Lyft is raising the stakes in its mission to dominate all modes of transportation in major cities. Starting in August, the ride-hailing company will offer 100 residents of Chicago $550 each in credit to Lyft and several other mobility services if they ditch their personal vehicles for a month. It’s a bold, if slightly gimmicky, way to highlight the high costs associated with car ownership, while also promoting cheaper alternatives of getting around.
To be sure, Lyft isn’t handing over $550 checks to people and then sending them on their way. The money will come with strings attached. Those who accept the challenge to put away their car keys for 30 days will get $300 in Lyft shared ride credit (for use in carpool trips only), $45 for a monthly Divvy bike-share pass, $100 in Zipcar credit, and $105 for “L” train and bus service.
“We are literally asking people to get rid of their cars,” said David Katcher, Lyft’s general manager for the Midwest. “Basically, we’re giving people this opportunity to park their cars for 30 days, and here’s everything you need to get around this city.”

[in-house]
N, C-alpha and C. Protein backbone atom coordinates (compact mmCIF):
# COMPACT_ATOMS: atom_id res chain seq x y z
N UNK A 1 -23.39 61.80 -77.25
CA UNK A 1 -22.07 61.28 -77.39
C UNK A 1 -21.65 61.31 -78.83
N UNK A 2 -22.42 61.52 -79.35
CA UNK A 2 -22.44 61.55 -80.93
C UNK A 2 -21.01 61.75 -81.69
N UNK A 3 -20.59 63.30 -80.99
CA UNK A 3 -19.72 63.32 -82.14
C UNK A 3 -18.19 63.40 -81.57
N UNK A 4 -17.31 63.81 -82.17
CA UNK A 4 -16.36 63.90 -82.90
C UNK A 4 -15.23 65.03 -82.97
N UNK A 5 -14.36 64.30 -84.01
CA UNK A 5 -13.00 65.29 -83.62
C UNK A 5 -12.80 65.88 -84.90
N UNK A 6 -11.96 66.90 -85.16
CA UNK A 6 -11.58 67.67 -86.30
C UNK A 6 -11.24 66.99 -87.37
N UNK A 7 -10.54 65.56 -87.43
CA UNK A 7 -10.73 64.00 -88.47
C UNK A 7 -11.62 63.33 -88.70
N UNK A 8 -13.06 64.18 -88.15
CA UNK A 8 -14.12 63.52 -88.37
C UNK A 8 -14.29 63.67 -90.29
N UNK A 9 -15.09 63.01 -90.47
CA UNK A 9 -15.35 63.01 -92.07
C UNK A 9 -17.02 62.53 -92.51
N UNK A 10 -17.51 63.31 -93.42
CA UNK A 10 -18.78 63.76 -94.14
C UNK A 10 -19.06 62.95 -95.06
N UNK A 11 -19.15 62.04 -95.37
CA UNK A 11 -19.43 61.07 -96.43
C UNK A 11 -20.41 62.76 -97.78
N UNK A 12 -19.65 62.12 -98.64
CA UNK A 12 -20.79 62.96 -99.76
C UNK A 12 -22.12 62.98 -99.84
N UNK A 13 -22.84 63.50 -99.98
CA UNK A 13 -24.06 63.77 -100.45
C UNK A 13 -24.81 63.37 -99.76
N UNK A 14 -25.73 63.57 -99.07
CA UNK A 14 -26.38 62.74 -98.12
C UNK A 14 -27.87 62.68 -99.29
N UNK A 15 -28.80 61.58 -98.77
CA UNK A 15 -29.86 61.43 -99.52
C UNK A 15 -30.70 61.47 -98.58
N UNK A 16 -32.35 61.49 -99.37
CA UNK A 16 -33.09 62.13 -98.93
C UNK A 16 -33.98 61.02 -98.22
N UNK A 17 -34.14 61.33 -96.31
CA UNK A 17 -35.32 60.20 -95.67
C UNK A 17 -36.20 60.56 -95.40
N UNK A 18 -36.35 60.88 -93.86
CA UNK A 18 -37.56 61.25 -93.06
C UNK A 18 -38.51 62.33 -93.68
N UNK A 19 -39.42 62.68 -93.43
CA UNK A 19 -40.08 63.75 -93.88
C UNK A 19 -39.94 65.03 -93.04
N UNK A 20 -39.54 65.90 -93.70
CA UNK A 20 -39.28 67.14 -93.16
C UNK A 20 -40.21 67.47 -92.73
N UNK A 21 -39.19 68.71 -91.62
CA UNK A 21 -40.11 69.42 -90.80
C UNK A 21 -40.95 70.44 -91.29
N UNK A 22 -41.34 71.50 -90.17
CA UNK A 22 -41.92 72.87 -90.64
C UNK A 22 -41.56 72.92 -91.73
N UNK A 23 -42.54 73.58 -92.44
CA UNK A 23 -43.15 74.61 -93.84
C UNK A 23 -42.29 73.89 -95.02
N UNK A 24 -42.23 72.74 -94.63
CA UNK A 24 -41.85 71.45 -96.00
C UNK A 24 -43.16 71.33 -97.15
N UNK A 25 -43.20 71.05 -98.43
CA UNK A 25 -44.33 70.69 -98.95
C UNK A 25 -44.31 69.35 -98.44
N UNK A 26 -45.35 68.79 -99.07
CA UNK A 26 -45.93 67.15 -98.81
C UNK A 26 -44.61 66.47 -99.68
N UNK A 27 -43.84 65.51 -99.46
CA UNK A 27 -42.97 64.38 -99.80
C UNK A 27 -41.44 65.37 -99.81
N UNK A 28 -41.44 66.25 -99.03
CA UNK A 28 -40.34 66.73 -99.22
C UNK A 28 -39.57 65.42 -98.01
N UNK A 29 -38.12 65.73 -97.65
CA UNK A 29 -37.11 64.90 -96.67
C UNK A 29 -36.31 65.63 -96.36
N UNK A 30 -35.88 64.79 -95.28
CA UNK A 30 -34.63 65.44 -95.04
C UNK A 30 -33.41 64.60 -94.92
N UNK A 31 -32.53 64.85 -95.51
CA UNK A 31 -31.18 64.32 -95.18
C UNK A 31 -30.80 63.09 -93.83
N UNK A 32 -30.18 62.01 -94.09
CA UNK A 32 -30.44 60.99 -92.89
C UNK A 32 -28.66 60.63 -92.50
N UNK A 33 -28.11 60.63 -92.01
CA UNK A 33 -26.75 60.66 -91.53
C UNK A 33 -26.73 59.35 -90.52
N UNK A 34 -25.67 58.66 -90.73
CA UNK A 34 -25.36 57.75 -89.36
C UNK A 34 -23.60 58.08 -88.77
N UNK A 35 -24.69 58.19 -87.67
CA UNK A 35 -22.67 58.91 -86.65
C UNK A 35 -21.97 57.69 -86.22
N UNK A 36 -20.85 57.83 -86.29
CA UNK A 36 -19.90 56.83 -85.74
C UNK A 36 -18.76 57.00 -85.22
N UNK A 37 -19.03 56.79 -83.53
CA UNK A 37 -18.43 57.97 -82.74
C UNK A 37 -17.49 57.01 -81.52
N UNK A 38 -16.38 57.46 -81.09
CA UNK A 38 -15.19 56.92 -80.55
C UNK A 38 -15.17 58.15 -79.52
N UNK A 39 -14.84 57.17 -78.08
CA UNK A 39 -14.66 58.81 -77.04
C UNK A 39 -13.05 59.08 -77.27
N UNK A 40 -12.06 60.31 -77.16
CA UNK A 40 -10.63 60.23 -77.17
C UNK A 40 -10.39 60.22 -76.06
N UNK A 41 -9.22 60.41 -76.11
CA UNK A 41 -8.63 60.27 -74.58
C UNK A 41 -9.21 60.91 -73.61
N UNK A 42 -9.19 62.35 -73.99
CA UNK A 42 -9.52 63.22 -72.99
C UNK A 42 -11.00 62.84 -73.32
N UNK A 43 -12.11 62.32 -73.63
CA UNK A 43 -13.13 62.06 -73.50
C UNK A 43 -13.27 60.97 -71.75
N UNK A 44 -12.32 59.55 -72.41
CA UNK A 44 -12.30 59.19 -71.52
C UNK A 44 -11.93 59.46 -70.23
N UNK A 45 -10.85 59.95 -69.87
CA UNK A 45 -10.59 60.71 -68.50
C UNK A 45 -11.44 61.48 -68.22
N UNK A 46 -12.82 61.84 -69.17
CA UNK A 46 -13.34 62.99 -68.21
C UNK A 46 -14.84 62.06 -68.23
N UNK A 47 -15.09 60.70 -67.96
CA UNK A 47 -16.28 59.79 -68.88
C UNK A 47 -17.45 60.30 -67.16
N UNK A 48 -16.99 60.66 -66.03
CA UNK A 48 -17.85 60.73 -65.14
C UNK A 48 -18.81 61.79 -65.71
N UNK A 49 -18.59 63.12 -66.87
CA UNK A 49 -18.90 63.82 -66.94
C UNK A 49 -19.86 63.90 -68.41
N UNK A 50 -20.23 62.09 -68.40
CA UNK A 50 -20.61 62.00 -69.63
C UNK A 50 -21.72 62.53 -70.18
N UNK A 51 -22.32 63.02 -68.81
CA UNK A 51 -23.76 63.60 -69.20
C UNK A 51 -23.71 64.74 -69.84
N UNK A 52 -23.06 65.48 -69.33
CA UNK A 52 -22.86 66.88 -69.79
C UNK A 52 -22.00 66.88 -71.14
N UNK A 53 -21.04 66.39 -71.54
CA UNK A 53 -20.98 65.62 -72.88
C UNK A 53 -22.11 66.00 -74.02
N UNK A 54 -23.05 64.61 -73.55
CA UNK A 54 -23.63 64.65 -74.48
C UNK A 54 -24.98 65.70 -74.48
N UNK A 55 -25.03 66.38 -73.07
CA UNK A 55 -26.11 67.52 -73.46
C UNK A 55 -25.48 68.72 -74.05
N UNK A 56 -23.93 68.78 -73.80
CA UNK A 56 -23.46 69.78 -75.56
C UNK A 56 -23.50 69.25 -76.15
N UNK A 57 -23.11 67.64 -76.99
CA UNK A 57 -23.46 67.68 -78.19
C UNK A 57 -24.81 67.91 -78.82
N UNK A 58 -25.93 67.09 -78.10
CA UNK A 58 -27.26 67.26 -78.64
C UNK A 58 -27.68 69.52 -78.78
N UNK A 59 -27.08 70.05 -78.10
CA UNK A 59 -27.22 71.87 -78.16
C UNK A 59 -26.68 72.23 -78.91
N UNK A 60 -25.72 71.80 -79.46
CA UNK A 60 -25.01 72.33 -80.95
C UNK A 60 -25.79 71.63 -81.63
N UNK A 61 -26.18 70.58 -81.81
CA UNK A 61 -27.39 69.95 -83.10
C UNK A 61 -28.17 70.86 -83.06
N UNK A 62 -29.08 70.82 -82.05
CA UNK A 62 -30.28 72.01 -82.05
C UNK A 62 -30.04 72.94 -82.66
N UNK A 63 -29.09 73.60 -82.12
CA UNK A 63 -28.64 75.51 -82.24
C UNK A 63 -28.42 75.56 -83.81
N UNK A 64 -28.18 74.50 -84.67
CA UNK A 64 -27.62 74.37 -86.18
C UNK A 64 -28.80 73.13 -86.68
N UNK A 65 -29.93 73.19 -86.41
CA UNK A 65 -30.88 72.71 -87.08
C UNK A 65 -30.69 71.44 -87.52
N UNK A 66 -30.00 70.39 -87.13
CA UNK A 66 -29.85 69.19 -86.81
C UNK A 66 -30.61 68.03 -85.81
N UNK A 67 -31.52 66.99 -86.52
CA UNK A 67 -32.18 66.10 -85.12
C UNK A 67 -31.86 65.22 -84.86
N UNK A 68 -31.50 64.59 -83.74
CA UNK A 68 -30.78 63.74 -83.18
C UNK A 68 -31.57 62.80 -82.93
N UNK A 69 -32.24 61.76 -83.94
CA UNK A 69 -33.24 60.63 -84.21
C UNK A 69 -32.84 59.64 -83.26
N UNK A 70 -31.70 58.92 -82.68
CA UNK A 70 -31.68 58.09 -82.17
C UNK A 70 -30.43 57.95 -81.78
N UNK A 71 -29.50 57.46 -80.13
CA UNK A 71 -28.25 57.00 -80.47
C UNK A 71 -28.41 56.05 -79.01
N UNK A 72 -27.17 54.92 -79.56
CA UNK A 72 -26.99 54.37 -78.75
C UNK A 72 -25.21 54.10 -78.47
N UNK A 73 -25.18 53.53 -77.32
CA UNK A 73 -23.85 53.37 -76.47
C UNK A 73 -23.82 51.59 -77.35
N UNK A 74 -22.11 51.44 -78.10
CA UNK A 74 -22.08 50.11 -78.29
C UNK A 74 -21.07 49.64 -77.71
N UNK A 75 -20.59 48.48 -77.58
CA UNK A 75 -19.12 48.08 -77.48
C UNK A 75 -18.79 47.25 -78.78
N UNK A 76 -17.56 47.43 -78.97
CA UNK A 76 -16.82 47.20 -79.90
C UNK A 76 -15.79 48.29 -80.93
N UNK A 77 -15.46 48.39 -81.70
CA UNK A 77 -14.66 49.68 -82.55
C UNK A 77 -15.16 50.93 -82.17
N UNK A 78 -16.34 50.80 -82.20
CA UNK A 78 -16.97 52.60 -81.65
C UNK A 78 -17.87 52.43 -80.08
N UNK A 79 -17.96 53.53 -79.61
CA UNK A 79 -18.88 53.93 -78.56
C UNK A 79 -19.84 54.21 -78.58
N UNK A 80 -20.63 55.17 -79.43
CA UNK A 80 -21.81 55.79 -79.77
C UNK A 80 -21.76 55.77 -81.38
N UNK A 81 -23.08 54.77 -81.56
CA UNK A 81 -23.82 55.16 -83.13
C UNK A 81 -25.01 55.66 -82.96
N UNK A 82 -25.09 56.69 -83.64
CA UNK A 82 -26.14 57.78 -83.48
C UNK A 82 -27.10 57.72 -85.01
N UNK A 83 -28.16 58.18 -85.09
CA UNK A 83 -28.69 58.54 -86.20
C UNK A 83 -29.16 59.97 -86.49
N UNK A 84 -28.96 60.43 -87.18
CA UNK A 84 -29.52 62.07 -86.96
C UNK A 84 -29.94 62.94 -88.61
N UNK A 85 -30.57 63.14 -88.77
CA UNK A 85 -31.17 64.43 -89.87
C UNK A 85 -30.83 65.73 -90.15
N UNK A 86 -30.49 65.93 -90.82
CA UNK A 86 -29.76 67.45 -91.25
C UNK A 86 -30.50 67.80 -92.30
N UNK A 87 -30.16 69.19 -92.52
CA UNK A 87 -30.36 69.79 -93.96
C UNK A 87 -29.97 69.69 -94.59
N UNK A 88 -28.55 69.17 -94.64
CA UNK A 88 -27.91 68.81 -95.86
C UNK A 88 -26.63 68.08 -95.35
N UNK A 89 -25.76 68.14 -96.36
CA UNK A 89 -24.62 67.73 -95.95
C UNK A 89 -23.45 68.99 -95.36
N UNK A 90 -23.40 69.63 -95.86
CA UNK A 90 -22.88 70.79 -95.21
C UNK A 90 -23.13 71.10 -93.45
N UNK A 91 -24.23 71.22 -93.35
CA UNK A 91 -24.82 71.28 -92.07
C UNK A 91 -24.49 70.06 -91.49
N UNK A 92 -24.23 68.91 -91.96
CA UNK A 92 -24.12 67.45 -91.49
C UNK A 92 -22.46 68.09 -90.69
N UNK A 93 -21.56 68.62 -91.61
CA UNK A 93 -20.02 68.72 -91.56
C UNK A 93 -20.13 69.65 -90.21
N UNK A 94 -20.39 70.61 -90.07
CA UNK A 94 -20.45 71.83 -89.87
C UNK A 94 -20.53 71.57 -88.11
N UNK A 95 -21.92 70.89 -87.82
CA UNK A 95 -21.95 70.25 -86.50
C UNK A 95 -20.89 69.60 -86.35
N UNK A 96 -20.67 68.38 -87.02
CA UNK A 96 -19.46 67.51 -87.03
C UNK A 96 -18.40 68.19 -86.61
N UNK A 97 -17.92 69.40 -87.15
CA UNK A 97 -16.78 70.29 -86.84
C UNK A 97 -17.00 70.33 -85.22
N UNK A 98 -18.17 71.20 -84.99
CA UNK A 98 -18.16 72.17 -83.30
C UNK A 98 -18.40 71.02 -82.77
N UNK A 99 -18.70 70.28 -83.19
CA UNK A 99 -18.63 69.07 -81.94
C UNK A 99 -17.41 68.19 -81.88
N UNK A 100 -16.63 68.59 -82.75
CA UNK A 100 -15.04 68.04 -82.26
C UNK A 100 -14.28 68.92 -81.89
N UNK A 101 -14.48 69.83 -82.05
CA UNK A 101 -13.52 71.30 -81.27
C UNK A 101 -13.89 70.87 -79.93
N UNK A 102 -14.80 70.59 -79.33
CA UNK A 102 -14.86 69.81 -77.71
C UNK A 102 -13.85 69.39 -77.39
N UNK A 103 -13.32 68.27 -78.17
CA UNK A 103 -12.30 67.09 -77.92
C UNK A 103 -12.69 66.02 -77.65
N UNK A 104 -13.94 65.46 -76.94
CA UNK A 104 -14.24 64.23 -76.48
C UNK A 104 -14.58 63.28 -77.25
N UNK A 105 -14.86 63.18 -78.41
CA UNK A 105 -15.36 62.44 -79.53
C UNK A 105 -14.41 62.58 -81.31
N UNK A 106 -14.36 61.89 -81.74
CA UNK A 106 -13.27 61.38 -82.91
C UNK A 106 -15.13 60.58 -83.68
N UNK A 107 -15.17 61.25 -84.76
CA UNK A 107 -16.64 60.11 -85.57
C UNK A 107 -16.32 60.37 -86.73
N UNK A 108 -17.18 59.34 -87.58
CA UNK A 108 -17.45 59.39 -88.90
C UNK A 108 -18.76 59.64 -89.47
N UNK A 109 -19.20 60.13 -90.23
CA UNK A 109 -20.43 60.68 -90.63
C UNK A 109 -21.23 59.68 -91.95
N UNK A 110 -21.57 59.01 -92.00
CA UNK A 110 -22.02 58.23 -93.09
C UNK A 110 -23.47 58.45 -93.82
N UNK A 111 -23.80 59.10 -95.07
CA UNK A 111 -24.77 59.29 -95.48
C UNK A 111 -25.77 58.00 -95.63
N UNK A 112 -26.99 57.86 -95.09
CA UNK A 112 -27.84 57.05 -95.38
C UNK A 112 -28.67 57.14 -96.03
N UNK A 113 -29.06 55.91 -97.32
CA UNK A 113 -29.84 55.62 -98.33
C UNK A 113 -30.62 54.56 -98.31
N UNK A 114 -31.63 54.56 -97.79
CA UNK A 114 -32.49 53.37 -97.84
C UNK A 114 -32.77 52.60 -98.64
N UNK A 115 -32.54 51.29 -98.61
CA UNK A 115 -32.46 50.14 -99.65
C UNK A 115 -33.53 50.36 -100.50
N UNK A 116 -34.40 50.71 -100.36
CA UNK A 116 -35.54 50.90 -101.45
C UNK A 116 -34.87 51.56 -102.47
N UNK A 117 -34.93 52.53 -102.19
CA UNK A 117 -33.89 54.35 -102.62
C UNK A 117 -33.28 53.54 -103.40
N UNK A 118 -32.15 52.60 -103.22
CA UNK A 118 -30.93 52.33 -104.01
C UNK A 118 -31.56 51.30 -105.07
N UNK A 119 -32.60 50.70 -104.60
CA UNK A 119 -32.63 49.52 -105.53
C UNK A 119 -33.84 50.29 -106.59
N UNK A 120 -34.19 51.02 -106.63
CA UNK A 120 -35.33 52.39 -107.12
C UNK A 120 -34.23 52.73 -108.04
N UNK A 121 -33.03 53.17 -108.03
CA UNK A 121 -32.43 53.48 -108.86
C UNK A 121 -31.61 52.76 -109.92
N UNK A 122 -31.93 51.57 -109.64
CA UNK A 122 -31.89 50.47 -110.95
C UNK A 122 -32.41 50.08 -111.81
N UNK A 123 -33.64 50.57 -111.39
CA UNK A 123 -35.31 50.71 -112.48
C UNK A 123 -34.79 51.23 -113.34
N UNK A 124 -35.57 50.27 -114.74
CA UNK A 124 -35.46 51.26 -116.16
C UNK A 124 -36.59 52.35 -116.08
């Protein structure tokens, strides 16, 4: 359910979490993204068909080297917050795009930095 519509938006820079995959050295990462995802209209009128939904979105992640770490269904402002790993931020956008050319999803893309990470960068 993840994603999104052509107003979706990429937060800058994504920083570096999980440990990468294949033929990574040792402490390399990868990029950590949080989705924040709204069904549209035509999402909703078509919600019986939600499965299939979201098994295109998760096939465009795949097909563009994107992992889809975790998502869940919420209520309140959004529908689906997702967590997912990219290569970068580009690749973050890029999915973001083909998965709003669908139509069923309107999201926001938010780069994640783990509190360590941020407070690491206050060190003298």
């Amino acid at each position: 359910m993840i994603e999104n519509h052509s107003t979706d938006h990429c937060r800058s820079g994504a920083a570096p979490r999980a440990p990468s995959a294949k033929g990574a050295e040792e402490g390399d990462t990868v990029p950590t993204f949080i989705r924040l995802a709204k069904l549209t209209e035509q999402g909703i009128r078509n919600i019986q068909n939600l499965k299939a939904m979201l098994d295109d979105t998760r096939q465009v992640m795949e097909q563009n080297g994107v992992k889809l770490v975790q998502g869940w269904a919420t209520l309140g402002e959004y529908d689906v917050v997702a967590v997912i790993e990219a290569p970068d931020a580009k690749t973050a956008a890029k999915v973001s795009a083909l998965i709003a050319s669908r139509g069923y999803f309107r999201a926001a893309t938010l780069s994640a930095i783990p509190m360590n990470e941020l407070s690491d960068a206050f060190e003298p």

Those interested in participating will need to prove to Lyft that they own a vehicle in order to qualify. And if they accept, Katcher says Lyft will be relying on the honor system to make sure people live up to their end of the bargain. Participants are encouraged to post about their 30-day multimodal experience on social media. And Lyft will conduct pre- and post-challenge interviews to gauge reactions.
“We want to follow them. We want to hear their stories,” he said. “We want to see how their feelings about driving have changed. We want to see if they’re saving money. We want to see if they’re having less stress. We want to see if they got more work done or were able to read a book because they didn’t have to drive.”